Q: What causes a rapid heartbeat?

    A: A rapid heartbeat, also known as tachycardia, is caused by a number of factors, including exercise, anxiety or fear, a current or previous heart attack, blocked arteries, high blood pressure, thyroid disorders, substance abuse, stress and some medications and supplements, according to Mayo Clinic. Tachycardia can be normal or a symptom of a bigger problem.
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  • How is a pacemaker implanted?

    Q: How is a pacemaker implanted?

    A: During pacemaker implantation, a local anesthetic is given to numb the upper chest, and an incision is made, states Cleveland Clinic. The pacemaker leads are guided through a vein and into the heart, where they attach to the heart muscle. The other end of each lead connects to the pacemaker generator.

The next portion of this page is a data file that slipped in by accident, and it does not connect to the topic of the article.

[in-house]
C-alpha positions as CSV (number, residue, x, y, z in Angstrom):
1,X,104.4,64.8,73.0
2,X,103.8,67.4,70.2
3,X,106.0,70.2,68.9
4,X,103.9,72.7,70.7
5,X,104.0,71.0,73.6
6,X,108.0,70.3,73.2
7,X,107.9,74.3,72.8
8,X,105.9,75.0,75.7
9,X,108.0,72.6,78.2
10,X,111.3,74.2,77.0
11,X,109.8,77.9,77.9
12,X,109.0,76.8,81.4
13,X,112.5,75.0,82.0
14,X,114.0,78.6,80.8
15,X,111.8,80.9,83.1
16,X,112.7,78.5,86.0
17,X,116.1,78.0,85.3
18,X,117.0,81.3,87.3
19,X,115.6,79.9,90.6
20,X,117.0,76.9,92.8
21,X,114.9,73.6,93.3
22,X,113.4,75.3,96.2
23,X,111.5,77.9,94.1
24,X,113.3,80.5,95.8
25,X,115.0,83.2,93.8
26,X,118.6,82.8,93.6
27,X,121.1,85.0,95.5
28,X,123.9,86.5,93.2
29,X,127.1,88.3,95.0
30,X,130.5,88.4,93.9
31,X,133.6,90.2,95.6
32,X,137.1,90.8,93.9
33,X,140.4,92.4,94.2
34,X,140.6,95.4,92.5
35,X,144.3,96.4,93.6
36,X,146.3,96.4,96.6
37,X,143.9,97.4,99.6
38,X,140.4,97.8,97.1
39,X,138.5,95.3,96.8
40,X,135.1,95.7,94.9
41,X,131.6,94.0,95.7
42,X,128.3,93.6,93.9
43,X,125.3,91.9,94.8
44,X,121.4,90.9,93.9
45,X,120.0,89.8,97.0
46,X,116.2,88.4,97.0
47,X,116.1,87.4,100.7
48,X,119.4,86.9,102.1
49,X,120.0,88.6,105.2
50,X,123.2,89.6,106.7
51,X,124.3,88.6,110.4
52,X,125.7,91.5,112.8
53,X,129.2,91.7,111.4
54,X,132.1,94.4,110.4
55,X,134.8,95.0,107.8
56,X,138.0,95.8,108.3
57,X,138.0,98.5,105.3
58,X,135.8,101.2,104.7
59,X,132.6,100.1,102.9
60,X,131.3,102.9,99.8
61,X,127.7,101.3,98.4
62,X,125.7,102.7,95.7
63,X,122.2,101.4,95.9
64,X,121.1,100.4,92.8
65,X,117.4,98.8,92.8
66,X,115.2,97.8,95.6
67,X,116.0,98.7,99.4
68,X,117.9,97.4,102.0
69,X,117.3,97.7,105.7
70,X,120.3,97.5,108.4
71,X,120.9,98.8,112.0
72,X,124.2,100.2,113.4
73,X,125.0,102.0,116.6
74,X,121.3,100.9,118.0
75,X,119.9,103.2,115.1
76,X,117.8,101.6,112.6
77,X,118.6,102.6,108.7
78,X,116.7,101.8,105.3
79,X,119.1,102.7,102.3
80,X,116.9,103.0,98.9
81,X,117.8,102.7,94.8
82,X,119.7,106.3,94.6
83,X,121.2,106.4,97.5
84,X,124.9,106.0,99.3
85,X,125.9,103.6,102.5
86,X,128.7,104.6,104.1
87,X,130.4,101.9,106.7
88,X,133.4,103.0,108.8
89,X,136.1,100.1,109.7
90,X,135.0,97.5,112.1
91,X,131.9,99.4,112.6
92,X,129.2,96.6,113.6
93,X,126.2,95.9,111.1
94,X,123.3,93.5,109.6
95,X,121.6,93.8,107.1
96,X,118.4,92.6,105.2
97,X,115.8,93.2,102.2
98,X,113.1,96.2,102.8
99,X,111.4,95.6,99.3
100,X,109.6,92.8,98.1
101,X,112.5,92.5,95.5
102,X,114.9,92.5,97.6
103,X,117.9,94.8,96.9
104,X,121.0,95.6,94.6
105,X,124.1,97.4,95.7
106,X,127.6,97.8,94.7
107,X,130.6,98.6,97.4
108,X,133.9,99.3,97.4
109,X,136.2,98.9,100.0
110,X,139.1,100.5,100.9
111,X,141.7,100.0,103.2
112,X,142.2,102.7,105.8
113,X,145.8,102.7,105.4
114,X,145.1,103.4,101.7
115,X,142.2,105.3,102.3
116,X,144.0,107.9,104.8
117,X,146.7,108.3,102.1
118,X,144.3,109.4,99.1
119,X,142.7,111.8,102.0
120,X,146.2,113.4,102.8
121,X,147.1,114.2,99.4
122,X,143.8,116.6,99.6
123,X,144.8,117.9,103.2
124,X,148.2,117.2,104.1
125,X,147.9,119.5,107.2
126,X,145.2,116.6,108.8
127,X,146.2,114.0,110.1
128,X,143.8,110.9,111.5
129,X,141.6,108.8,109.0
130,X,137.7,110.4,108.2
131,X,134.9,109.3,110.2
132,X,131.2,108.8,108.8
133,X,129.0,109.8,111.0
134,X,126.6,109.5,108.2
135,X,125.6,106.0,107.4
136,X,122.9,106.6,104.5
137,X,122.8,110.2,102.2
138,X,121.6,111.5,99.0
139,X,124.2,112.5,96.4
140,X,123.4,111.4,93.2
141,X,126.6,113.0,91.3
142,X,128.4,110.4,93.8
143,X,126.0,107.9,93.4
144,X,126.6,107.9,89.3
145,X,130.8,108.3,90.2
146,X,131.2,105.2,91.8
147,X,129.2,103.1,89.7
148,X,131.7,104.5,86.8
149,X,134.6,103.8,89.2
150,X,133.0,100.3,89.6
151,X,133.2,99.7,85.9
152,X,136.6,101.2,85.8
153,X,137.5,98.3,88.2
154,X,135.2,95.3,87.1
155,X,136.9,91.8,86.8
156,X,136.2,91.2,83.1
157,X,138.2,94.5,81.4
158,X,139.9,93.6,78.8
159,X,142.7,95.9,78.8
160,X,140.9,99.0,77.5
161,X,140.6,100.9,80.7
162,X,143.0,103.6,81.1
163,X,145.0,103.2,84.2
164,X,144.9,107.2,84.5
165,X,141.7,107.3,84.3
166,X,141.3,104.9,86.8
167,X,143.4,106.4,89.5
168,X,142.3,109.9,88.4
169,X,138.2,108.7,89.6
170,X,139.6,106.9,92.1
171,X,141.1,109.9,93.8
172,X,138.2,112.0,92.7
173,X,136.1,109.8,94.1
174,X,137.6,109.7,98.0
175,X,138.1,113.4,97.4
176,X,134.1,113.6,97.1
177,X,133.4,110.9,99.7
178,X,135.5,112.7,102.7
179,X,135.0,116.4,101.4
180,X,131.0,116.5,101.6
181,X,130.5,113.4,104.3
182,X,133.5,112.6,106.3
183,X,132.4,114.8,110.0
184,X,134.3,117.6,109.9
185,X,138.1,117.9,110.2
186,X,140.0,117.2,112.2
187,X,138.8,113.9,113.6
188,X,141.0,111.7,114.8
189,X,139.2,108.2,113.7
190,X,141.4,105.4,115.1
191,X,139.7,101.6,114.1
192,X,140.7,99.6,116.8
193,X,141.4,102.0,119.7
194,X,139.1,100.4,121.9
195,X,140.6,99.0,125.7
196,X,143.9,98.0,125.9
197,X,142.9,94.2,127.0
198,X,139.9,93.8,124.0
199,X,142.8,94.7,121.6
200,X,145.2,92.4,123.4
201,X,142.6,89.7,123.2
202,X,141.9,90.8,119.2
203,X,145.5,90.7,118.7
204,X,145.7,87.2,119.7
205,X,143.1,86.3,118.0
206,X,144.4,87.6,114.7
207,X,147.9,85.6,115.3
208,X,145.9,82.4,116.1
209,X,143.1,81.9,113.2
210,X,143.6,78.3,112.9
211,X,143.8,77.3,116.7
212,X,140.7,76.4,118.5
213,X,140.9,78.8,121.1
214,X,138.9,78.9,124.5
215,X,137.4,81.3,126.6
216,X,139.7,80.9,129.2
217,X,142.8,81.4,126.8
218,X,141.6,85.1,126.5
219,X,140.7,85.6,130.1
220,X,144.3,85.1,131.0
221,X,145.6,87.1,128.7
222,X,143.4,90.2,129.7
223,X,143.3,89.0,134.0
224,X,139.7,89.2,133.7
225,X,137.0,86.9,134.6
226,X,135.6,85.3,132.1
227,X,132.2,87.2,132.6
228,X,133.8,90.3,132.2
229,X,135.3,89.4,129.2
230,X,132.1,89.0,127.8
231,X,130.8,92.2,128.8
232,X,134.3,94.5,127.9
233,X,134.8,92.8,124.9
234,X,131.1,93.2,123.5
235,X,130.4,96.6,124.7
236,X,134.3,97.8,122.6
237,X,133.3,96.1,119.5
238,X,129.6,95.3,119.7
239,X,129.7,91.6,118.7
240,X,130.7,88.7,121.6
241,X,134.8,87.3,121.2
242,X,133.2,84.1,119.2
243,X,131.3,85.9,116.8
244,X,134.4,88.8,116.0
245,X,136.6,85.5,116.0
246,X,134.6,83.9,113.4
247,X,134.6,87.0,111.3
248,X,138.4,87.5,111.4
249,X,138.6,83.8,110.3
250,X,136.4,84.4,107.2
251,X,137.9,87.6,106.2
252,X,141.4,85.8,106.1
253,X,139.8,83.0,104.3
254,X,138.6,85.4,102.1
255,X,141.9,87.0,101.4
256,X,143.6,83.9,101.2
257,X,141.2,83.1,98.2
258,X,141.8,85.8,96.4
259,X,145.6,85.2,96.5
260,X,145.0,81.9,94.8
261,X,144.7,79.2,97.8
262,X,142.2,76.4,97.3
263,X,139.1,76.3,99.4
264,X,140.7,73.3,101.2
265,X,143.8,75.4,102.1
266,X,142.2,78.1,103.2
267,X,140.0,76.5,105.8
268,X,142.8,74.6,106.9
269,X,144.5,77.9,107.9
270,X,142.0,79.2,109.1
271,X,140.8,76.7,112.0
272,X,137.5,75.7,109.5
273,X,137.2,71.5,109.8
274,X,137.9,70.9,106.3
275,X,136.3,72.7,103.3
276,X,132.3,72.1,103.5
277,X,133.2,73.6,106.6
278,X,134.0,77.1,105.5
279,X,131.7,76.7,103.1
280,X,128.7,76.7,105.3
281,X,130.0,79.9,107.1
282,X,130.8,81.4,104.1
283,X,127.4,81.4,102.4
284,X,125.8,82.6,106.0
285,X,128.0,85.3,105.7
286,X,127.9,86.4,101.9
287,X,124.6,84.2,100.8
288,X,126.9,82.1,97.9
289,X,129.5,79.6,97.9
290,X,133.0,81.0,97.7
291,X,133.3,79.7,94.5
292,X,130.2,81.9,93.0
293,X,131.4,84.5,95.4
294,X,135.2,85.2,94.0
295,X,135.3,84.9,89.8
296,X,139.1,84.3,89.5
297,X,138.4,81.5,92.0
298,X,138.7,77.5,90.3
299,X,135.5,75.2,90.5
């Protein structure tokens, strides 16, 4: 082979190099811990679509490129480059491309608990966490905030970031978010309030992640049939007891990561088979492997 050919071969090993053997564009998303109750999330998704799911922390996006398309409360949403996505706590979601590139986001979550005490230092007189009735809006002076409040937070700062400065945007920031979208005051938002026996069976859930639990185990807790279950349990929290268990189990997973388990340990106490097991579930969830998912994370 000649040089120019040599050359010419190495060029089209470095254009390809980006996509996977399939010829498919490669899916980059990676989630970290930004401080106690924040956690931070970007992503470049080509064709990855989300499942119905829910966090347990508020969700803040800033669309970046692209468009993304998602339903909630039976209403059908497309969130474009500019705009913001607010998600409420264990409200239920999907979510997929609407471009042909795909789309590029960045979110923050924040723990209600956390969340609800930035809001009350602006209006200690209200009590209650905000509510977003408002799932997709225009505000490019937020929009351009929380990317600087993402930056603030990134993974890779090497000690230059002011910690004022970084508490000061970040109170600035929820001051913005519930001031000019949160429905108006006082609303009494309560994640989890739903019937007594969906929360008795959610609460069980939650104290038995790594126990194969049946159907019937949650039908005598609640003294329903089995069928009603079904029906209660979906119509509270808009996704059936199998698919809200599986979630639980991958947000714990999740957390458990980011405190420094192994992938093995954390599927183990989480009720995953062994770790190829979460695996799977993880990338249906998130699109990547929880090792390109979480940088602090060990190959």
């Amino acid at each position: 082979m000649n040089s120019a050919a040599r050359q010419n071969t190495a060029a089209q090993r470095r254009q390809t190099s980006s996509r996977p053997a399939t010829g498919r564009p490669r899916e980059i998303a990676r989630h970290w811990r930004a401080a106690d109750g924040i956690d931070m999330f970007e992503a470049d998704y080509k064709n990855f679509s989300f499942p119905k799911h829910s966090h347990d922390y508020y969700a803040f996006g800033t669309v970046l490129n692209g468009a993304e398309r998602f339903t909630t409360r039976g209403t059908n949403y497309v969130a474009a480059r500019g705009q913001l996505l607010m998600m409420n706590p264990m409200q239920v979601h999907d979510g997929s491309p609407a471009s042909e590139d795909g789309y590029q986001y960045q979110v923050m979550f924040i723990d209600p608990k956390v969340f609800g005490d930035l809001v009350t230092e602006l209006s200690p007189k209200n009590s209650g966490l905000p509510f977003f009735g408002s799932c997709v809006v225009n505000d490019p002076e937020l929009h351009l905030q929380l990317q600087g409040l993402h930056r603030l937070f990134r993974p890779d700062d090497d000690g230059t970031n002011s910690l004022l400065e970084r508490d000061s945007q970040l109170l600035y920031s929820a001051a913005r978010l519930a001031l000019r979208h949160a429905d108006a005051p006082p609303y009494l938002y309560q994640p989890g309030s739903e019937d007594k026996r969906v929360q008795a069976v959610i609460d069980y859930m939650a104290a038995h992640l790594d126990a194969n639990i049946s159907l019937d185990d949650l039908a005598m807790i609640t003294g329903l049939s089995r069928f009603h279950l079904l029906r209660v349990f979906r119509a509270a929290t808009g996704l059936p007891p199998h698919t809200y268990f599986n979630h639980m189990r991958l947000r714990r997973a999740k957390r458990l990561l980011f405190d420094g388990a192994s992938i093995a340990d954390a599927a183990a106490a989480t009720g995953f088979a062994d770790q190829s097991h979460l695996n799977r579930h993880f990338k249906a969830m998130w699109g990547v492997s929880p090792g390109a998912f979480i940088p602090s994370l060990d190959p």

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  • How do I improve my cardiovascular system?

    Q: How do I improve my cardiovascular system?

    A: According to FitDay, improving the cardiovascular system can be done by cutting back on fats and sugars, eating healthy foods, exercising regularly and getting enough sleep. Good cardiovascular health is crucial for the body not just physically, but psychologically and emotionally as well.
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  • What is a heart stent?

    Q: What is a heart stent?